Hardwick was appointed Clerk of Works at Hampton Court by King George III, following which he also work at Kew Palace and its gardens. The clock tower straddles the entrance between the inner and outer courts Hampton Court Palace is a former royal place on the north bank of the River Thames in the London Borough of Richmond upon Thames about 12 miles (19 km) southwest and upstream of Central London, nowadays open to... George III (George William Frederick) (4 June 1738–29 January 1820) was King of Great Britain, and King of Ireland from 25 October 1760 until 1 January 1801, and thereafter King of the United Kingdom of Great Britain and Ireland until his death. ... Kew is a place in the London Borough of Richmond upon Thames, southwest London. ...


Among Hardwick's pupils were artist J.M.W. Turner (during 1788), Plymouth architect John Foulston (1772-1842), and his second son Philip Hardwick. Philip thus became the third successive generation to practice as an architect, joining his father as a partner and in 1825 taking over the firm’s London office. J. M. W. Turner, English landscape painter The fighting Temeraire tugged to her last berth to be broken up, painted 1839. ... 1788 was a leap year starting on Tuesday (see link for calendar). ... Smeatons tower on Plymouth Hoe Plymouth is a city in the South West of England, or alternatively the Westcountry, and is situated within the traditional county of Devon. ... 1772 was a leap year starting on Wednesday (see link for calendar). ... 1842 was a common year starting on Saturday (see link for calendar). ... Philip Hardwick [1792]]-1870) was an architect (son of architect Thomas Hardwick Junior and grandson of Thomas Hardwick Senior) particularly associated with transport-related buildings (eg: railway stations, warehouses) in London and elsewhere. ... 1825 was a common year starting on Saturday (see link for calendar). ...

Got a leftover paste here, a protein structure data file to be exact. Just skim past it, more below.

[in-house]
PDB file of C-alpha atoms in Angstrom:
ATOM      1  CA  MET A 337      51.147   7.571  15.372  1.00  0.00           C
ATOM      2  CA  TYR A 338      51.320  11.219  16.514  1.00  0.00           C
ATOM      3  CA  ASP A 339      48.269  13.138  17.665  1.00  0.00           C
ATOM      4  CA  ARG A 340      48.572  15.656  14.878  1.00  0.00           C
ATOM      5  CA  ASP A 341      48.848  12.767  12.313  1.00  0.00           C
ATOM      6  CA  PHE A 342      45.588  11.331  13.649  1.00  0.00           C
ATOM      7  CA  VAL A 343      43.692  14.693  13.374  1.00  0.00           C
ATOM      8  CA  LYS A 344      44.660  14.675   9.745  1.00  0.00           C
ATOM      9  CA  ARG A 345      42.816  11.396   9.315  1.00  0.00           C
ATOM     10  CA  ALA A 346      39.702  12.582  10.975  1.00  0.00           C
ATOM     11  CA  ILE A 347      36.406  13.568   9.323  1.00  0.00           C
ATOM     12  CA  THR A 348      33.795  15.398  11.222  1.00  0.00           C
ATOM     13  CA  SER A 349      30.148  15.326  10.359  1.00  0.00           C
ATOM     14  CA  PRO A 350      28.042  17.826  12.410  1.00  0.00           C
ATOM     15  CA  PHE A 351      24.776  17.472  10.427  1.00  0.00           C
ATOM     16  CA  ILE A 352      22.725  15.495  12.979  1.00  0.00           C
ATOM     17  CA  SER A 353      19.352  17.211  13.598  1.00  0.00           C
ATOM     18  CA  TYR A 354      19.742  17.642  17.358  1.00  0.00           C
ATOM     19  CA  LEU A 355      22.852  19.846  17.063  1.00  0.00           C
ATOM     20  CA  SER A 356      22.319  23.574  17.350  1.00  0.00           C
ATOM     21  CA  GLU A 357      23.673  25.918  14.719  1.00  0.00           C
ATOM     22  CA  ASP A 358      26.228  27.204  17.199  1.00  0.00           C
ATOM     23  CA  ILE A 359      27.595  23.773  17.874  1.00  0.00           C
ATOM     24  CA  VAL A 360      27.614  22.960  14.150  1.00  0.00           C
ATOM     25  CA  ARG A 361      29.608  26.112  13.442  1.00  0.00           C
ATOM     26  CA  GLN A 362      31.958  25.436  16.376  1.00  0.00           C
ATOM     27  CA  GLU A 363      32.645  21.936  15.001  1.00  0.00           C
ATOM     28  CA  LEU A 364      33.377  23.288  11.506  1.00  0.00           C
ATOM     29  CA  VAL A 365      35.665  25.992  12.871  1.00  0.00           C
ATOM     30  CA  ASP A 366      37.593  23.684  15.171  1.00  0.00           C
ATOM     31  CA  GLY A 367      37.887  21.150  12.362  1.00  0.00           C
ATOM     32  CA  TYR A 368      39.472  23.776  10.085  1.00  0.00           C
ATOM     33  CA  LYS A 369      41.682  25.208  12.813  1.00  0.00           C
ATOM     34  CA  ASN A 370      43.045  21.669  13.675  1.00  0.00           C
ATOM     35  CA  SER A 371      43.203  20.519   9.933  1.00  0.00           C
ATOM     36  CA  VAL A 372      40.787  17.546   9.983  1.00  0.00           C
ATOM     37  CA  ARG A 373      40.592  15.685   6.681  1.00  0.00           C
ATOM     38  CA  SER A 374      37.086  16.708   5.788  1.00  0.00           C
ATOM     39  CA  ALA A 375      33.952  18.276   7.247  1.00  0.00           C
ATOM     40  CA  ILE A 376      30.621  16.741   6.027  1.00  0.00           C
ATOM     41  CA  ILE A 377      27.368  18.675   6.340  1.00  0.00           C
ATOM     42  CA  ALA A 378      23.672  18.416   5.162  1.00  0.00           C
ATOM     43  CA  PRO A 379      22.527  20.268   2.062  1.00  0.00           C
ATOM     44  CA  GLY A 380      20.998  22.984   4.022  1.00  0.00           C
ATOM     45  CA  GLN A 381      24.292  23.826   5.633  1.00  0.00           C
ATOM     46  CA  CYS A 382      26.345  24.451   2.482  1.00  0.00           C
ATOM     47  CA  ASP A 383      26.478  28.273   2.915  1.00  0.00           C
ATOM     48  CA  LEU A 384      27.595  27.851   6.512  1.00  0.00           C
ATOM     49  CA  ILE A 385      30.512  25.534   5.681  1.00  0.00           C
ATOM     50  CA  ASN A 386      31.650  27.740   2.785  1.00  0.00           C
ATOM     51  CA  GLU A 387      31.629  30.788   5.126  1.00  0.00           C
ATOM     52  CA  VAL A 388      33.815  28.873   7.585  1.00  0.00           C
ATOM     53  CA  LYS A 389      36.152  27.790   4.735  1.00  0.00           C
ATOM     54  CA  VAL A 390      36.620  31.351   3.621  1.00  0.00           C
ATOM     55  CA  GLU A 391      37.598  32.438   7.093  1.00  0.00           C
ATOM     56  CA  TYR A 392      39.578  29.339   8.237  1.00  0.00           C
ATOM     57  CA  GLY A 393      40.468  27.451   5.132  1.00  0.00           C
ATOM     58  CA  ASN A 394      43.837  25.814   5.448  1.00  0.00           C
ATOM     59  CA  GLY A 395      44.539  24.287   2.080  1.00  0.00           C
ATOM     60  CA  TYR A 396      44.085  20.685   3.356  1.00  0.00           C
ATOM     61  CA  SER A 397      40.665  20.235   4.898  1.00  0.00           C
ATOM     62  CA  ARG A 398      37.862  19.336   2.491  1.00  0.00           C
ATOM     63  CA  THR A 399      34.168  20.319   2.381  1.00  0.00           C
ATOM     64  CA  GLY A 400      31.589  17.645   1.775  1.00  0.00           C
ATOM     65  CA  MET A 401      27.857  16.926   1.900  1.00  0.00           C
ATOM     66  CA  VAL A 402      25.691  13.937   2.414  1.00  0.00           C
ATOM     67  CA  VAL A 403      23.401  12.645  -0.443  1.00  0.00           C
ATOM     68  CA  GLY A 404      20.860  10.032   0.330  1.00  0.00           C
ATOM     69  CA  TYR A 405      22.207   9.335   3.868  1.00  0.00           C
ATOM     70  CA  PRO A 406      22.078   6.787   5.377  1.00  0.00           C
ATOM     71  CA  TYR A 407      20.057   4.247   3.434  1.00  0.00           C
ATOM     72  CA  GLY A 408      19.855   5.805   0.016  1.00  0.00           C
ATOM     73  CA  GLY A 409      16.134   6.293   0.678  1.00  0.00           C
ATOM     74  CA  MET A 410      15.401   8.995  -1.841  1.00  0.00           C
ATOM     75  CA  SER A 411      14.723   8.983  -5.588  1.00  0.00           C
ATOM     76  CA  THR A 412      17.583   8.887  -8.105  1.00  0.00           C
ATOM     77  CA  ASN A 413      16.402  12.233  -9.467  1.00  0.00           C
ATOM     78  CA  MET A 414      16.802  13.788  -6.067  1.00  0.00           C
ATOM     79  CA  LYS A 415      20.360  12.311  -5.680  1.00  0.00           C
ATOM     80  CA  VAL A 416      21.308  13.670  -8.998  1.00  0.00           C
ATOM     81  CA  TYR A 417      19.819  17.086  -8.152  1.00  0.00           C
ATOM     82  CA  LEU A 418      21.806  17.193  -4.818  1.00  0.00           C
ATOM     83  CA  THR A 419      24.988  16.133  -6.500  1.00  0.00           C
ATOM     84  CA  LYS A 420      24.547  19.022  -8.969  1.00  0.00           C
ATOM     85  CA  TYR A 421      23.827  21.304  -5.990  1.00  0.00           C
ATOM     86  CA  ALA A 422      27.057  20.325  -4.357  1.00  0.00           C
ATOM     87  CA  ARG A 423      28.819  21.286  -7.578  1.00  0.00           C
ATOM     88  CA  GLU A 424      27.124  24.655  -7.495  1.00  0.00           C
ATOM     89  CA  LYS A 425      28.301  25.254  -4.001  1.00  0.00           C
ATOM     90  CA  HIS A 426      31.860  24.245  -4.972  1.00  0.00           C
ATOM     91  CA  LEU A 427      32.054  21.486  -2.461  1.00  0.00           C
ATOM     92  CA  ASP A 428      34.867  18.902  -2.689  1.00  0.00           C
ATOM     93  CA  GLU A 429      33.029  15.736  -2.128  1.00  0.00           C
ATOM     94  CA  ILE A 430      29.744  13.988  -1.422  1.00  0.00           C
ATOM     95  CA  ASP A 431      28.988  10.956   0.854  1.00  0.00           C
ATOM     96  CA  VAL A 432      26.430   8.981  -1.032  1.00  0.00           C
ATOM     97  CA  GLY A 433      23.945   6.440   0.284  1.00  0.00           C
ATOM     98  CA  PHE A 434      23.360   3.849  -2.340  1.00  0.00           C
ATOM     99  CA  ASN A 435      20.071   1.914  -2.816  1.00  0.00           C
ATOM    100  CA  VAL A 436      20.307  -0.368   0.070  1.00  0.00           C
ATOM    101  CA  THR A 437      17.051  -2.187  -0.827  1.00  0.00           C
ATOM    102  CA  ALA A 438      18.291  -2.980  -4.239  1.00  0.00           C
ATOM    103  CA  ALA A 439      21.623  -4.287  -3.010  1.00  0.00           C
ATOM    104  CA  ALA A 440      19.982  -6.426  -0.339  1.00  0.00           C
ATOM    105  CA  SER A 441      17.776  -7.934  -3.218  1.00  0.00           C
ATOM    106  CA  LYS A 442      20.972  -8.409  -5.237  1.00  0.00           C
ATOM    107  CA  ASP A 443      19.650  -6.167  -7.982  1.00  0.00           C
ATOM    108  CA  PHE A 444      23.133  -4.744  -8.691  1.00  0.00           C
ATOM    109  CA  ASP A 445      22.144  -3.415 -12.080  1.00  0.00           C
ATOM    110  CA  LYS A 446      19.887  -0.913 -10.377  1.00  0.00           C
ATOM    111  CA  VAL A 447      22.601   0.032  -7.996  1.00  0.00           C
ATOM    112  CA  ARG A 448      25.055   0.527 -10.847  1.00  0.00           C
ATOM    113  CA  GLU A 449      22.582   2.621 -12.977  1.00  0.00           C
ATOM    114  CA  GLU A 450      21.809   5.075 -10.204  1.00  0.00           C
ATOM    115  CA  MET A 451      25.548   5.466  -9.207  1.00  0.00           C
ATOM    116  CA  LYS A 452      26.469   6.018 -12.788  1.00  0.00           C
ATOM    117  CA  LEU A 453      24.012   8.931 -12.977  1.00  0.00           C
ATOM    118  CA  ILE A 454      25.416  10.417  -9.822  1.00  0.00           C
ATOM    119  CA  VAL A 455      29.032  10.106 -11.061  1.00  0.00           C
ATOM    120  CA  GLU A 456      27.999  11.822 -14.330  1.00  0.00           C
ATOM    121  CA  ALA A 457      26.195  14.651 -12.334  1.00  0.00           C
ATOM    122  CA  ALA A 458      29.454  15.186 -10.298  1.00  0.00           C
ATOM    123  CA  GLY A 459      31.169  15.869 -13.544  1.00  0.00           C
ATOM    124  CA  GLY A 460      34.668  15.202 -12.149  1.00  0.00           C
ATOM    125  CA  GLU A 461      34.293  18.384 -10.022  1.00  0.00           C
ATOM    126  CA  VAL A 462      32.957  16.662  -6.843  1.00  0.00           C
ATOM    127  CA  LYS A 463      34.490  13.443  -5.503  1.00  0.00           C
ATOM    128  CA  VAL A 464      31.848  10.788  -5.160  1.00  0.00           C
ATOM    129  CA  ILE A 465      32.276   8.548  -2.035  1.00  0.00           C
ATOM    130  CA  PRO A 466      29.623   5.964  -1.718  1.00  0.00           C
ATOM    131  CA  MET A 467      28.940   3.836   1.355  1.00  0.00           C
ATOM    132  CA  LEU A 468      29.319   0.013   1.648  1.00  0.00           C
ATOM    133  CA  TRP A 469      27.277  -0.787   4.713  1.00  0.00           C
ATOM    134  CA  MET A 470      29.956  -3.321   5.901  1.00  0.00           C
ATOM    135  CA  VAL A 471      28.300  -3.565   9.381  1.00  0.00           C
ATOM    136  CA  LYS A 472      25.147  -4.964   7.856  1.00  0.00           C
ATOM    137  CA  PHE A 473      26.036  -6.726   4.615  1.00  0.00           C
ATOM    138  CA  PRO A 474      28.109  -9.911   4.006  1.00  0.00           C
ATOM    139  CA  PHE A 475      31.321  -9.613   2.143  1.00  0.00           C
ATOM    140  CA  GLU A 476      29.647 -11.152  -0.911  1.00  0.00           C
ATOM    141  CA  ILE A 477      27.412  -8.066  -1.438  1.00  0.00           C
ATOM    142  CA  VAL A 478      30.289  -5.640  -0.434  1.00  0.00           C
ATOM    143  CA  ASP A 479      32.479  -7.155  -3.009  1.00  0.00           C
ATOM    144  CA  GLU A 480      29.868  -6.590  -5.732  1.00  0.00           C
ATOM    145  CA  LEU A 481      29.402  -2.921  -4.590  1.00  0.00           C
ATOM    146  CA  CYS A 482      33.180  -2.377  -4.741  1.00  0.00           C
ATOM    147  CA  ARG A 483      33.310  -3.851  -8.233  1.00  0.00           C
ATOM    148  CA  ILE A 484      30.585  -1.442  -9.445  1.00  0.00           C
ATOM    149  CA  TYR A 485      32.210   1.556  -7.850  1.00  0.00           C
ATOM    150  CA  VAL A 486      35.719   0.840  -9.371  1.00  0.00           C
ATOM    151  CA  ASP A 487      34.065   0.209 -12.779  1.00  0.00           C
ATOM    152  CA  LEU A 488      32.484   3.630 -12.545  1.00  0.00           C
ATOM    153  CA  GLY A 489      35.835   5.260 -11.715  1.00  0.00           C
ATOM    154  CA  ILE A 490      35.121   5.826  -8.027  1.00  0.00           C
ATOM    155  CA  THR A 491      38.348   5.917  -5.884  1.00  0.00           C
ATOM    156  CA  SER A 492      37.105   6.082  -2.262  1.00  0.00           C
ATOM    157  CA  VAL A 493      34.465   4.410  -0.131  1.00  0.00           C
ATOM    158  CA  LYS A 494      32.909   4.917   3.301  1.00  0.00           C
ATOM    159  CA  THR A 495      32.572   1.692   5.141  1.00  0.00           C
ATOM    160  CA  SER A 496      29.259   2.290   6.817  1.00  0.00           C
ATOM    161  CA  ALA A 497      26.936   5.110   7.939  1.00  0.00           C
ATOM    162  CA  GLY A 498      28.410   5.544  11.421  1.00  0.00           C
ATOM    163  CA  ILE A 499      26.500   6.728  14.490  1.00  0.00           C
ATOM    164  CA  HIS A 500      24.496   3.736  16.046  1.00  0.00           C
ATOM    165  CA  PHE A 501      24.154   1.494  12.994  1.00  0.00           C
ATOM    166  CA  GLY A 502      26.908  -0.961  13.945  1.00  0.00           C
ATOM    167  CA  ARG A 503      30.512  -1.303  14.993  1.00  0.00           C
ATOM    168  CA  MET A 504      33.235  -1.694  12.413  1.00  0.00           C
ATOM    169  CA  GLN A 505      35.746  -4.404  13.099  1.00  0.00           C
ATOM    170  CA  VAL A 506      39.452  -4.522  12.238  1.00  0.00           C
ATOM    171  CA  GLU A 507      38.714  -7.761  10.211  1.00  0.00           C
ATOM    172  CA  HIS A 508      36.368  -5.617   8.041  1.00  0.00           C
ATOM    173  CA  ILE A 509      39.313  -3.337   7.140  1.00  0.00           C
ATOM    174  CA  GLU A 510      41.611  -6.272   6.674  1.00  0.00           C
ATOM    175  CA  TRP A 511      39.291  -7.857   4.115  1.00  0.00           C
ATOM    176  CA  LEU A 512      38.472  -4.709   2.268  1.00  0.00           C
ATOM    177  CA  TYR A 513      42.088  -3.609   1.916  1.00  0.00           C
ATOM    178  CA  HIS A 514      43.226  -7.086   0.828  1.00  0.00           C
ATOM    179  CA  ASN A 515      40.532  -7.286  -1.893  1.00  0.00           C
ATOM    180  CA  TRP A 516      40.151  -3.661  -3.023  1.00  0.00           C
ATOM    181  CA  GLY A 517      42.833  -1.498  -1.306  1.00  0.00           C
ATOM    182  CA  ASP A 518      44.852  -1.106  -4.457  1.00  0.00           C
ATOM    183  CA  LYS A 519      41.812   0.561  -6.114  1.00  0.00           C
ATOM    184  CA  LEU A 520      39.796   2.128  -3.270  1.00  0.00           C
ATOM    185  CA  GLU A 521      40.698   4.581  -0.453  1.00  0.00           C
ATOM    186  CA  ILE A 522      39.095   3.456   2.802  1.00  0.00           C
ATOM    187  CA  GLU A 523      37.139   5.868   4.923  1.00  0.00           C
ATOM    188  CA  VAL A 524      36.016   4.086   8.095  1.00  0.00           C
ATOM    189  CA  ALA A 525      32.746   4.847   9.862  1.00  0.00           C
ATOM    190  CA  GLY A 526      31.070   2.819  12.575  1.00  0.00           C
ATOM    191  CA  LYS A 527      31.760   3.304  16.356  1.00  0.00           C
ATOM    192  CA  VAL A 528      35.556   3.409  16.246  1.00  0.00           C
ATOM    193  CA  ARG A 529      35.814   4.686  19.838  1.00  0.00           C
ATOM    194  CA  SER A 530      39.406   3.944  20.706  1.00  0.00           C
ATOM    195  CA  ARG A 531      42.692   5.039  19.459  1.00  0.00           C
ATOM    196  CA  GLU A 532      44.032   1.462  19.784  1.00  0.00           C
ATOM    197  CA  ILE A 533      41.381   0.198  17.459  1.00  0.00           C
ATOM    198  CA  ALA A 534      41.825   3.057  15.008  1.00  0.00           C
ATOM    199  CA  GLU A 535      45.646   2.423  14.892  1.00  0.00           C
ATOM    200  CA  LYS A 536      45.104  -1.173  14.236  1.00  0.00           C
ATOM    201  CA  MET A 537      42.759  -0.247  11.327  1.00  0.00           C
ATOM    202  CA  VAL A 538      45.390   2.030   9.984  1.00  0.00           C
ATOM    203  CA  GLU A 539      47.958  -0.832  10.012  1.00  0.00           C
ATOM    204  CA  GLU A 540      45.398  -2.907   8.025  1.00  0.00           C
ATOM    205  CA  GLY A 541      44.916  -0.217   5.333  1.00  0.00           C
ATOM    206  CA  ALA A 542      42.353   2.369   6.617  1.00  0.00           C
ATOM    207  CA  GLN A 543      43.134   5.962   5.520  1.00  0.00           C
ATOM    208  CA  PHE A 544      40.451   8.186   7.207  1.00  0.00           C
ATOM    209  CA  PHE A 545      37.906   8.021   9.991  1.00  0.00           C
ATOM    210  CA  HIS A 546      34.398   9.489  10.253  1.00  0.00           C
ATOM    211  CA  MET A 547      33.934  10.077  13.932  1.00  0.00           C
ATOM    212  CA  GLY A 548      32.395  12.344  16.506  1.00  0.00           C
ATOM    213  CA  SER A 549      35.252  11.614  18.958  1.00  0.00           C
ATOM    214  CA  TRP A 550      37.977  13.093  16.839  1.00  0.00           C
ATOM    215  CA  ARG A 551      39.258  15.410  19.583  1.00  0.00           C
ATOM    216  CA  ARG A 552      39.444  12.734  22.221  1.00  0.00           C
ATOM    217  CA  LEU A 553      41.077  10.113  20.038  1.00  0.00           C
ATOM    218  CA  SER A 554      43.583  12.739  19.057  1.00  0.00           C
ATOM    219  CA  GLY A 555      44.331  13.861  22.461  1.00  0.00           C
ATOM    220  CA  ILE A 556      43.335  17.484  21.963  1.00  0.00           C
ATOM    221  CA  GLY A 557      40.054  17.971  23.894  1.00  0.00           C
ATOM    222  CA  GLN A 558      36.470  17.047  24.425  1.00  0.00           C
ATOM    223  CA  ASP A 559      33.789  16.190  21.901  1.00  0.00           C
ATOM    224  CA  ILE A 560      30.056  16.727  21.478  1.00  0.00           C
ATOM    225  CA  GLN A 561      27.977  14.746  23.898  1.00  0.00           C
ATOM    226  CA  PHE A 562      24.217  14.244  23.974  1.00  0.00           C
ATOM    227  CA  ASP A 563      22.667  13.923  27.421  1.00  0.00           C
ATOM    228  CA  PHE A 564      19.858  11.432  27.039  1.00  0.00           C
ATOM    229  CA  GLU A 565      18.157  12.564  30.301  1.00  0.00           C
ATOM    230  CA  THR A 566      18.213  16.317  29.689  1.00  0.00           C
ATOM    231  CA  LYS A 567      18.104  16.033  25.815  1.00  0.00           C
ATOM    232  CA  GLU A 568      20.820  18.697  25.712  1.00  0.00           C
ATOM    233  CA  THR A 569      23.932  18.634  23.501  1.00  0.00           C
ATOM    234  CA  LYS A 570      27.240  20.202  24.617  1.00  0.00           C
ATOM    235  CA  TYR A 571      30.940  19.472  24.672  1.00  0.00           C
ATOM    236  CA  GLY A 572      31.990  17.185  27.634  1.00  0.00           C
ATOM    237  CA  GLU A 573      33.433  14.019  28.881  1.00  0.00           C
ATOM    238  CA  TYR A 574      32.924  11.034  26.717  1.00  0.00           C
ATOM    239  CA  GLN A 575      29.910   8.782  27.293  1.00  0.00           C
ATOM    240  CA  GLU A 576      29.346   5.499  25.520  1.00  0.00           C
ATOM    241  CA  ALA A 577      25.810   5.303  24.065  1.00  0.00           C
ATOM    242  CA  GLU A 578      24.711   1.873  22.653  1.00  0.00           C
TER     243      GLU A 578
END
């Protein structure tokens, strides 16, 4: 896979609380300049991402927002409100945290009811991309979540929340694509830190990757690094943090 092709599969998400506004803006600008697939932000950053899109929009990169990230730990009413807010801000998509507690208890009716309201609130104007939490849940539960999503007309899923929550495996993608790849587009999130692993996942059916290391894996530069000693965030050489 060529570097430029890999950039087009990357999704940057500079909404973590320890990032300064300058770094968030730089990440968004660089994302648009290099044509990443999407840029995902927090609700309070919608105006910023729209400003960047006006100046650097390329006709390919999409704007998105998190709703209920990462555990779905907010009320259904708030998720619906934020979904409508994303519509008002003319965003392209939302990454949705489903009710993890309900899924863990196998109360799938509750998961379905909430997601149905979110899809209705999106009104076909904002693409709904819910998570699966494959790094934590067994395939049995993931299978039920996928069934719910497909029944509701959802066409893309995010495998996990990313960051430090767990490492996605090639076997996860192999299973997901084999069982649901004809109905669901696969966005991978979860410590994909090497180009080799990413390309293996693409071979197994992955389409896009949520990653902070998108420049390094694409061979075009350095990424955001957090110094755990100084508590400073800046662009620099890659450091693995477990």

Hardwick died at his family home in central London’s Berners Street and was buried in the family vault in the churchyard of St Laurence, Brentford.


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Hardwicke more information (705 words)
Thomas Hardwicke (1755-1835) was born in England in 1755.
Hardwicke had a distinguished military career in India during which time he was engaged in military action and travelled extensively over the subcontinent.
Hardwicke provided the finance for the expensive book which had 202 large, hand-coloured plates but he died before any text was issued.
Thomas Hardwicke at AllExperts (340 words)
Thomas Hardwicke (1755 - May 3, 1835) was an English soldier and naturalist who was resident in India from 1777 to 1823.
Hardwicke rose to become Major-General in 1819, retiring from the army in 1823 and returned to England.
Hardwicke's enthusiasm for the natural history of India was matched by the leading naturalists in England, with whom he corresponded.